Not so long ago (fall 2014), oil was trading at more than $100 a barrel. Now, just 15 months later, it’s practically being given away. (As of the writing of this article in late January, March 2016 crude oil futures were at $30.15, but who knows what the price will be when you read this?) In the summer of 2014, shale oil producers and frackers were dreaming of ever-larger projects buoyed by a stable, secure price that made high-cost production methods economically feasible. In January 2016, those projects, and a lot of others, have been scrapped as these same companies openly wonder if they’ll still be in business by year-end, or even the next quarter.
Sounds grim, doesn’t it? Well, that all depends on your line of business. If you’re in the oil & gas industry or one of its related sectors, you’ve probably already updated your resume. If you do business in an oil-centric part of the country (like West Texas), you’ve undoubtedly felt some negative impact on your bottom line. However, if your company isn’t tied to the oil industry by either business or geography, you’re no doubt scratching your head and wondering what all the fuss is.
For you, lower oil prices mean lower shipping costs, lower overhead for utilities, equipment and supplies, and less pressure on your budget and profit margins. Plus, as your customers are also paying less for energy, they have more money to spend with you, offering the perfect business scenario of lower costs and higher sales. So it’s perfectly understandable some small business owners might be doing a few cartwheels, Bronx cheers or shedding crocodile tears for petroleum producers. “Hey, it’s about time someone stuck it to those oil companies!”
Be careful what you ask for.
Yes, many small businesses are certainly enjoying how the shoe is now on the other foot after the price of oil first soared above the century mark in 2008. Many have had to make hard choices over the years thanks in no small part due to rising energy costs. Some have had to raise their prices to keep pace, or have had to pass their increased costs to customers, risking losing them in the process. So if ever-higher oil was bad for small businesses, how can ever-lower oil be anything but good?
It’s not an easy answer.
Put in basic terms, the economy is a lot like a food chain. When there is a disturbance in the chain, eventually the entire chain is affected. Lower energy prices are a boon right now for many businesses large and small. However, for those in the energy sector, the dramatic drop is decimating their businesses and their livelihoods. If the price of oil doesn’t hit a floor and allow the market to catch up, it will cause instability in the economy. We’re already seeing that instability in the cutting of oil & gas expenditures and jobs. That will have an eventual ripple effect that will someday start to impact businesses outside the energy sector.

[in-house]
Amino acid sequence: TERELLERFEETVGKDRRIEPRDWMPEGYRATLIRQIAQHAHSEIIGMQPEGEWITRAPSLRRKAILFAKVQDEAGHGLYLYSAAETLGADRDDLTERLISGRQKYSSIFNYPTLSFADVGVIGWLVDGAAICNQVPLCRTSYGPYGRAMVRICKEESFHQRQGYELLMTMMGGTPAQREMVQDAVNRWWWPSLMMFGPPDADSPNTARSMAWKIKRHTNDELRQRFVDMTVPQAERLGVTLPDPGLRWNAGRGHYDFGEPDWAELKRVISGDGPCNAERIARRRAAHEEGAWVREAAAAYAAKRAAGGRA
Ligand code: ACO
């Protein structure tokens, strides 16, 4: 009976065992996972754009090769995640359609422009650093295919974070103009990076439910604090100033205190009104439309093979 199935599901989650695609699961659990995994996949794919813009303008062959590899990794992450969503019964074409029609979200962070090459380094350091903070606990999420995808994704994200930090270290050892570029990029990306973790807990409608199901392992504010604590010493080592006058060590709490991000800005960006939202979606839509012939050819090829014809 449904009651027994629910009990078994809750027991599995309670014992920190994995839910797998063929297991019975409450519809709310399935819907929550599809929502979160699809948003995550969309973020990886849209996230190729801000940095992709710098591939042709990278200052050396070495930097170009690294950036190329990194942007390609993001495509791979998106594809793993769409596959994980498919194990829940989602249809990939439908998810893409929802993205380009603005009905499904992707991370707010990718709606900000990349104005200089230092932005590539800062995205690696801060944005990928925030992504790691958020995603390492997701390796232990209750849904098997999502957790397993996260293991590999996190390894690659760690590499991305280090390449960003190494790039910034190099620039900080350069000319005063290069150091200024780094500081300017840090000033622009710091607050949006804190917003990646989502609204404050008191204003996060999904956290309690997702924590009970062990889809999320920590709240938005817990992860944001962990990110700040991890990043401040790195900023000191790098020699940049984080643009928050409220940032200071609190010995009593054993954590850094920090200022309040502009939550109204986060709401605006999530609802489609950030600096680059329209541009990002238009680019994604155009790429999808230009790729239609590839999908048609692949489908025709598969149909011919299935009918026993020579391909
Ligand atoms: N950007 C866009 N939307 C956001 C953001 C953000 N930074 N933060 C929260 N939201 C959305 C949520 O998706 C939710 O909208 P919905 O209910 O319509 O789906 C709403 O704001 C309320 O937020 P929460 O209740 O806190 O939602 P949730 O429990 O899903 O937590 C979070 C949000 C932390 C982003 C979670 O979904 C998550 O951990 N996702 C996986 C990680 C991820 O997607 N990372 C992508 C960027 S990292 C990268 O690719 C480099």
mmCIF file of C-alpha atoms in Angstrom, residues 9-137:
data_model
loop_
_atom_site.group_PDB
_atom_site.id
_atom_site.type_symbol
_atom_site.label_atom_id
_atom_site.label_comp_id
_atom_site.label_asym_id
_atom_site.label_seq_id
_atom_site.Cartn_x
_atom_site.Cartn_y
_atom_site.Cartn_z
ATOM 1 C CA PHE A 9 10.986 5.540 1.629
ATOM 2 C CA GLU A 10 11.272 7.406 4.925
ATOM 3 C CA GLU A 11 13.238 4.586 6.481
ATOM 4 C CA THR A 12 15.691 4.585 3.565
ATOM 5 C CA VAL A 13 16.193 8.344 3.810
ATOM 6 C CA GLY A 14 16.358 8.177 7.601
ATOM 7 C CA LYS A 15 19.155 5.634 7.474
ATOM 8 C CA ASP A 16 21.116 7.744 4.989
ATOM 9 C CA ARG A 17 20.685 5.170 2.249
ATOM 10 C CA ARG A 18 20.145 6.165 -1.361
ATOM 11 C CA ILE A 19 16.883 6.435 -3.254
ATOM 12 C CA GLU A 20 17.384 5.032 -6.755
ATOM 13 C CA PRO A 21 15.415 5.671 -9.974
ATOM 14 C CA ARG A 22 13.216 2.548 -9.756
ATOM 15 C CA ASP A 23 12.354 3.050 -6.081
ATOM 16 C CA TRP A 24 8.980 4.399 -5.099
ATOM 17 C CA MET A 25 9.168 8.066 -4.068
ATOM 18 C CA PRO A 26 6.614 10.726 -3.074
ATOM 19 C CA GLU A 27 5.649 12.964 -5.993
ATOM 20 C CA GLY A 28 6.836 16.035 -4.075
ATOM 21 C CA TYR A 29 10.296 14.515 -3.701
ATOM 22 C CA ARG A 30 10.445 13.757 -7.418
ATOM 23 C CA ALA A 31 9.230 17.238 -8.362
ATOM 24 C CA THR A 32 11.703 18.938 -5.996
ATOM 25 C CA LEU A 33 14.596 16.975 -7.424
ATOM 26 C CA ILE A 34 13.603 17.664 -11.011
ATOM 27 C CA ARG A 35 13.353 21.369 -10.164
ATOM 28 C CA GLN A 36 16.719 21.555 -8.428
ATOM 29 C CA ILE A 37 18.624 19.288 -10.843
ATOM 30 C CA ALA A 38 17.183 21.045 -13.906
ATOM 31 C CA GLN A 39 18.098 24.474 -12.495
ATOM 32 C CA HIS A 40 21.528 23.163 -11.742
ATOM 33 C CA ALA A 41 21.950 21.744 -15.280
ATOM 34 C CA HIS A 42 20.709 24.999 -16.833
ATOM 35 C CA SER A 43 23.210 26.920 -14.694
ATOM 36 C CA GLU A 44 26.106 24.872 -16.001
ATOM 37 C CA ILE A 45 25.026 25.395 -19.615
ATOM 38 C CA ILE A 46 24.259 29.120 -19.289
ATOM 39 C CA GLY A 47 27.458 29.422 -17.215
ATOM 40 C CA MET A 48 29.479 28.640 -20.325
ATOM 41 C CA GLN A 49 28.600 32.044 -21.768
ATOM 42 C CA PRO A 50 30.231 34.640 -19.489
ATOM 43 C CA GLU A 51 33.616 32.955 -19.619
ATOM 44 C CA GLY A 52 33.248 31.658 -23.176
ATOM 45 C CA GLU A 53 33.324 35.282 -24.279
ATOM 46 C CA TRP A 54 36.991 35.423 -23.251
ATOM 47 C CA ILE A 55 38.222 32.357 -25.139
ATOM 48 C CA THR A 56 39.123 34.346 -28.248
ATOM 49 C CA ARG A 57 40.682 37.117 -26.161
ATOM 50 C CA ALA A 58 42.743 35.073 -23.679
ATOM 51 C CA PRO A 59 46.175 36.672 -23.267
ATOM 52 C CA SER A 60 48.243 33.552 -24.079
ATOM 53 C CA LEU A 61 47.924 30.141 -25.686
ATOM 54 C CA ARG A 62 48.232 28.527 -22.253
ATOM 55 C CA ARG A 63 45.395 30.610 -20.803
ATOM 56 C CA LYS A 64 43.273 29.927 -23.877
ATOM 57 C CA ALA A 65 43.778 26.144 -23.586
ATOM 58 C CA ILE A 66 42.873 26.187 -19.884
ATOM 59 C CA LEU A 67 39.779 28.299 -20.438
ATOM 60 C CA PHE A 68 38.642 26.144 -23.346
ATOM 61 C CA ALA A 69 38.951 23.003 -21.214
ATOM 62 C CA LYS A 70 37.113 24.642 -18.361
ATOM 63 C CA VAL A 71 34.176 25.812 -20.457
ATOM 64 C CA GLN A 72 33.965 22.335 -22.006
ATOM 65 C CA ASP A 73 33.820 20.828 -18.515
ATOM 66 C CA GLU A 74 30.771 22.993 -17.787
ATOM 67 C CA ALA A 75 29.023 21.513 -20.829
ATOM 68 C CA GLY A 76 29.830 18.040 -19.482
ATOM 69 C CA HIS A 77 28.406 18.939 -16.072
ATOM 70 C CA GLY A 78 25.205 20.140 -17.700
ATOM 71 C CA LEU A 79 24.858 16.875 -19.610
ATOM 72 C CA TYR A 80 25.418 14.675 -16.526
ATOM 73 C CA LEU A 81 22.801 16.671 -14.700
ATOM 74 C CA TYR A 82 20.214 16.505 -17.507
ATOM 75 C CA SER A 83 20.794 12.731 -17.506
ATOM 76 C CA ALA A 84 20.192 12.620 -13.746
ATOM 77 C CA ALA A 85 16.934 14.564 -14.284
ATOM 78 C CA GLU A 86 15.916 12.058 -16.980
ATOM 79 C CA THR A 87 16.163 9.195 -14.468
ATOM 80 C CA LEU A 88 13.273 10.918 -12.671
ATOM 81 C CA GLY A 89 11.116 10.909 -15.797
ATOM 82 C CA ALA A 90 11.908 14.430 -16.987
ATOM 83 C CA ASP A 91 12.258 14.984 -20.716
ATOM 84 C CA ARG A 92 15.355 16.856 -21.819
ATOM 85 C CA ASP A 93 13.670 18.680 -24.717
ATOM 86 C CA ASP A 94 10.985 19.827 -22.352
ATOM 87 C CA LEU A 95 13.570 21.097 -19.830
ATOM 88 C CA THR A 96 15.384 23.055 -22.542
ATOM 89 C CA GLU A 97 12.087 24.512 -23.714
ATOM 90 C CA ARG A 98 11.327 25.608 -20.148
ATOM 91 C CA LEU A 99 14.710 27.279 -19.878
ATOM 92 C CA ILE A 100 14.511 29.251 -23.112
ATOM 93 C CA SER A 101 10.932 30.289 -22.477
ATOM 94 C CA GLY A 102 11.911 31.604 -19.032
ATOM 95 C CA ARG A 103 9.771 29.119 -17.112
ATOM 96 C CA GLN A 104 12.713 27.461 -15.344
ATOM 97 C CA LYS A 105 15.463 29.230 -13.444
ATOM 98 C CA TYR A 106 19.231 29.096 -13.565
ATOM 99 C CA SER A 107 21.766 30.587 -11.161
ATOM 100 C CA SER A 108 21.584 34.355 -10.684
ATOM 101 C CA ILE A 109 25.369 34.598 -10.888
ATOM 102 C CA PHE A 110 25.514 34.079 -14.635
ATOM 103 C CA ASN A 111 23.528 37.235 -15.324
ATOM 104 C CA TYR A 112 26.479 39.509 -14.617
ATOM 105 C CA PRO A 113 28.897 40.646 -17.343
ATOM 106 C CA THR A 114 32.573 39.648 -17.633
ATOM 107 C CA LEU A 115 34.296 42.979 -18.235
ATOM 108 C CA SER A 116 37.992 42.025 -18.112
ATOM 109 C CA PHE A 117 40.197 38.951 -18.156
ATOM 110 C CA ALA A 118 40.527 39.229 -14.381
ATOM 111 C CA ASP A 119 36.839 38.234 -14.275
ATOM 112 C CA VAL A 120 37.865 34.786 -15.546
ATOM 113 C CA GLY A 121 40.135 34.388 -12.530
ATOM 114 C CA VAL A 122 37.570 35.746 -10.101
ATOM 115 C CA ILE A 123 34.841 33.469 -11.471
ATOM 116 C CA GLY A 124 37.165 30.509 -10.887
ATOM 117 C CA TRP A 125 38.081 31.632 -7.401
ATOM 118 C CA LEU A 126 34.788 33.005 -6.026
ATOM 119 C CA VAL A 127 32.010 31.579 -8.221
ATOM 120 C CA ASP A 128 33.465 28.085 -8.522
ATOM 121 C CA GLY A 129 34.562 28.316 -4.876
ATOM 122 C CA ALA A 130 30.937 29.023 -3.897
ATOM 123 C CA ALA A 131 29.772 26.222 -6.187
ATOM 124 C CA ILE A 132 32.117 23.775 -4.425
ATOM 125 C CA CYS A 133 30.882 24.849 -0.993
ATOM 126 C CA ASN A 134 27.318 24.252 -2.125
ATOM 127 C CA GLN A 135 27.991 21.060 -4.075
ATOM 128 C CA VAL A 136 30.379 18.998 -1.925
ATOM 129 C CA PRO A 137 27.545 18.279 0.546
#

For an overly simplistic example, oil companies will order less equipment. The companies that make the equipment will then start ordering fewer supplies and cut their workers. Those cuts might mean less need for something as mundane as laptop computers for the office or dress slacks for the workers – things you wouldn’t associate with the oil business. The people that make and sell those things now have to cutback and soon it spirals in all directions, affecting companies that have nothing to do with oil.
Falling oil prices are great… as long as the price eventually stabilizes, and enables businesses of all sizes to adjust to the new economic climate. We haven’t reached that point yet, according to the analysts, the forecasts and the daily headlines.
So, back to the beginning: Are plunging oil prices great for small businesses? For the moment, yes, they are. However, for the good of the overall economy, the market needs stability, whether at the low end (now) or the high end (as it was in 2008).